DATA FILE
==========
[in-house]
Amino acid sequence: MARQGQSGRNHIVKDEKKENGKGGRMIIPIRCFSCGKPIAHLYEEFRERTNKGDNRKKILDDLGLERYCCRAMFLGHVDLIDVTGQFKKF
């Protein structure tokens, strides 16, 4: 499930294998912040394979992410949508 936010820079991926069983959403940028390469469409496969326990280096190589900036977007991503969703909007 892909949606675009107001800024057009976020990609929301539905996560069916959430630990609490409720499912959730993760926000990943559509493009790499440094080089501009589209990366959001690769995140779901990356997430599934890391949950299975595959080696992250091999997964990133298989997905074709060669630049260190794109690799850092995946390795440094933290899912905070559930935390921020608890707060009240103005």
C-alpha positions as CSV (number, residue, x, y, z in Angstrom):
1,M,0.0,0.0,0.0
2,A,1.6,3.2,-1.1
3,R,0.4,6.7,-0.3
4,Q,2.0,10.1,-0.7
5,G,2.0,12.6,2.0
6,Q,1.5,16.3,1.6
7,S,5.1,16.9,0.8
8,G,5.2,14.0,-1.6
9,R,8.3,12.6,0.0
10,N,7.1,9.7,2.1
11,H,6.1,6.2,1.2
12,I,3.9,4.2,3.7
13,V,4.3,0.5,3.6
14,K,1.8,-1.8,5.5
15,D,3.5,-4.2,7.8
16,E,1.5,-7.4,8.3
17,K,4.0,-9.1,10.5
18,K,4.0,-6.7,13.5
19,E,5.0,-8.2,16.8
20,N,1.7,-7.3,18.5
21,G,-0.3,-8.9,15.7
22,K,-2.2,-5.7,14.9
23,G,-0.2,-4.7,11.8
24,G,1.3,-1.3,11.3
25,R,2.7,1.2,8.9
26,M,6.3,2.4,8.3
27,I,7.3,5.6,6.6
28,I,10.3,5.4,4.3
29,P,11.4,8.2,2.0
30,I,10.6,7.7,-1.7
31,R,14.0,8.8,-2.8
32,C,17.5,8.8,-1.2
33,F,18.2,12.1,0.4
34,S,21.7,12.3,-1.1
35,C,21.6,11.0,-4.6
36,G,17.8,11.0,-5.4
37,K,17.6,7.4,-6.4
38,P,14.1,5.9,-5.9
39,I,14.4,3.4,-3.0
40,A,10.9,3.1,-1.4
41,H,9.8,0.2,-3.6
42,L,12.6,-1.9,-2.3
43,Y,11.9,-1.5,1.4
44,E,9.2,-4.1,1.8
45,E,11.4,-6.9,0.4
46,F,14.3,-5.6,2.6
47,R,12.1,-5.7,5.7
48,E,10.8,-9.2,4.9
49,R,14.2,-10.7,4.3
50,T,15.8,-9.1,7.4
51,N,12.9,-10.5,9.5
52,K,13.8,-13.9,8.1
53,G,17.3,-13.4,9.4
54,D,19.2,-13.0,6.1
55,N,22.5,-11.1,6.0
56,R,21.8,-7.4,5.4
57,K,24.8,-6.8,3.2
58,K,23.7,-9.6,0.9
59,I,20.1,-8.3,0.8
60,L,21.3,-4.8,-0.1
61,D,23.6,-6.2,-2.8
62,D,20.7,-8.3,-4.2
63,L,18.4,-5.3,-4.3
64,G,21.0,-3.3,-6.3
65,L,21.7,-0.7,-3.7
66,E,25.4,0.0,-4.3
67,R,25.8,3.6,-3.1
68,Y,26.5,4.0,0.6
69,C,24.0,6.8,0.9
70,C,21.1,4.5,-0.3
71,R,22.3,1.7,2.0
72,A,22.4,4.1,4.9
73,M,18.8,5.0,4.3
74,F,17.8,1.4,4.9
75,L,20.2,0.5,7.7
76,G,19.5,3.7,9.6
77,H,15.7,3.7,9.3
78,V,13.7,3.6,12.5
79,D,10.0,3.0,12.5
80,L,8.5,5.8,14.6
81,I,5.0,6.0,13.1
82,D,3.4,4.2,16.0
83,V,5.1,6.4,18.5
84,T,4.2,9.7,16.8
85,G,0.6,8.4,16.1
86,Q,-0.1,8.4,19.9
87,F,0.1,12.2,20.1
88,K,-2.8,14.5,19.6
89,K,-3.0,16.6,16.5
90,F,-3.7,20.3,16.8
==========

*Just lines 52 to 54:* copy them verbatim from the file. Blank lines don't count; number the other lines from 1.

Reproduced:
48,E,10.8,-9.2,4.9
49,R,14.2,-10.7,4.3
50,T,15.8,-9.1,7.4